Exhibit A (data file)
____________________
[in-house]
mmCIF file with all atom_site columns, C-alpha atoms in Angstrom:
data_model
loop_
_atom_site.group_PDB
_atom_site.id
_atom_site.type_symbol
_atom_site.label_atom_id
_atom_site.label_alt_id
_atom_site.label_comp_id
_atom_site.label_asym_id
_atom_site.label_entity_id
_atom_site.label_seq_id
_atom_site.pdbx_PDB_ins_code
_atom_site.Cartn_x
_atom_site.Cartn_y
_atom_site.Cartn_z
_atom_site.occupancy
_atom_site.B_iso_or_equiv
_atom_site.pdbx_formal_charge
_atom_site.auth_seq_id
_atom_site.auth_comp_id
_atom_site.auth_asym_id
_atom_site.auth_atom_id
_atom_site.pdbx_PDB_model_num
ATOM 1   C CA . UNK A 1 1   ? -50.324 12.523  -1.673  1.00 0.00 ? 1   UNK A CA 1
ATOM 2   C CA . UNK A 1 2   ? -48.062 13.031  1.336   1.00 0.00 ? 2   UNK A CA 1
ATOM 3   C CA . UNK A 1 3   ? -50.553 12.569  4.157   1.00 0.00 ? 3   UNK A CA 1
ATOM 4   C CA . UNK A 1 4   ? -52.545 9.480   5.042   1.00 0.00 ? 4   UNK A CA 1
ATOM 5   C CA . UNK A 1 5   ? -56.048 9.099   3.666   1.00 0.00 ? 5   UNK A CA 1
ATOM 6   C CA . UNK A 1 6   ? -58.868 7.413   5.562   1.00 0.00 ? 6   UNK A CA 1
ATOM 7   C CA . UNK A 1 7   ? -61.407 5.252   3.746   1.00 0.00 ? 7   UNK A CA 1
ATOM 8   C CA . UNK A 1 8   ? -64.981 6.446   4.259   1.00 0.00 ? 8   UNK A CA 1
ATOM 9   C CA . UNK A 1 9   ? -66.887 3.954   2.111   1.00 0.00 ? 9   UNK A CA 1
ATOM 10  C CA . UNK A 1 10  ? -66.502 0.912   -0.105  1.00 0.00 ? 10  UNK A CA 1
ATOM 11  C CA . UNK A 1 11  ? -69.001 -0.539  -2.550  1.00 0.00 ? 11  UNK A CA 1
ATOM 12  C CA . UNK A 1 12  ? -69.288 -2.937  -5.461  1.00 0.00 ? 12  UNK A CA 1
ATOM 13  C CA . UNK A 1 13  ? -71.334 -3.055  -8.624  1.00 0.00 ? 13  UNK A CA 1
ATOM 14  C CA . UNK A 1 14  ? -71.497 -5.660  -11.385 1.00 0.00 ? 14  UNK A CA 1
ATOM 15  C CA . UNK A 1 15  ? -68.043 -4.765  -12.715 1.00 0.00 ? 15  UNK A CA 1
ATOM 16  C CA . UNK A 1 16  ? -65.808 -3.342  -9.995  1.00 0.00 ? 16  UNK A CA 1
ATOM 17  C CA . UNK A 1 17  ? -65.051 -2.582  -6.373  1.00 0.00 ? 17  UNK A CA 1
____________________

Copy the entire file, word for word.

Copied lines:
[in-house]
mmCIF file with all atom_site columns, C-alpha atoms in Angstrom:
data_model
loop_
_atom_site.group_PDB
_atom_site.id
_atom_site.type_symbol
_atom_site.label_atom_id
_atom_site.label_alt_id
_atom_site.label_comp_id
_atom_site.label_asym_id
_atom_site.label_entity_id
_atom_site.label_seq_id
_atom_site.pdbx_PDB_ins_code
_atom_site.Cartn_x
_atom_site.Cartn_y
_atom_site.Cartn_z
_atom_site.occupancy
_atom_site.B_iso_or_equiv
_atom_site.pdbx_formal_charge
_atom_site.auth_seq_id
_atom_site.auth_comp_id
_atom_site.auth_asym_id
_atom_site.auth_atom_id
_atom_site.pdbx_PDB_model_num
ATOM 1   C CA . UNK A 1 1   ? -50.324 12.523  -1.673  1.00 0.00 ? 1   UNK A CA 1
ATOM 2   C CA . UNK A 1 2   ? -48.062 13.031  1.336   1.00 0.00 ? 2   UNK A CA 1
ATOM 3   C CA . UNK A 1 3   ? -50.553 12.569  4.157   1.00 0.00 ? 3   UNK A CA 1
ATOM 4   C CA . UNK A 1 4   ? -52.545 9.480   5.042   1.00 0.00 ? 4   UNK A CA 1
ATOM 5   C CA . UNK A 1 5   ? -56.048 9.099   3.666   1.00 0.00 ? 5   UNK A CA 1
ATOM 6   C CA . UNK A 1 6   ? -58.868 7.413   5.562   1.00 0.00 ? 6   UNK A CA 1
ATOM 7   C CA . UNK A 1 7   ? -61.407 5.252   3.746   1.00 0.00 ? 7   UNK A CA 1
ATOM 8   C CA . UNK A 1 8   ? -64.981 6.446   4.259   1.00 0.00 ? 8   UNK A CA 1
ATOM 9   C CA . UNK A 1 9   ? -66.887 3.954   2.111   1.00 0.00 ? 9   UNK A CA 1
ATOM 10  C CA . UNK A 1 10  ? -66.502 0.912   -0.105  1.00 0.00 ? 10  UNK A CA 1
ATOM 11  C CA . UNK A 1 11  ? -69.001 -0.539  -2.550  1.00 0.00 ? 11  UNK A CA 1
ATOM 12  C CA . UNK A 1 12  ? -69.288 -2.937  -5.461  1.00 0.00 ? 12  UNK A CA 1
ATOM 13  C CA . UNK A 1 13  ? -71.334 -3.055  -8.624  1.00 0.00 ? 13  UNK A CA 1
ATOM 14  C CA . UNK A 1 14  ? -71.497 -5.660  -11.385 1.00 0.00 ? 14  UNK A CA 1
ATOM 15  C CA . UNK A 1 15  ? -68.043 -4.765  -12.715 1.00 0.00 ? 15  UNK A CA 1
ATOM 16  C CA . UNK A 1 16  ? -65.808 -3.342  -9.995  1.00 0.00 ? 16  UNK A CA 1
ATOM 17  C CA . UNK A 1 17  ? -65.051 -2.582  -6.373  1.00 0.00 ? 17  UNK A CA 1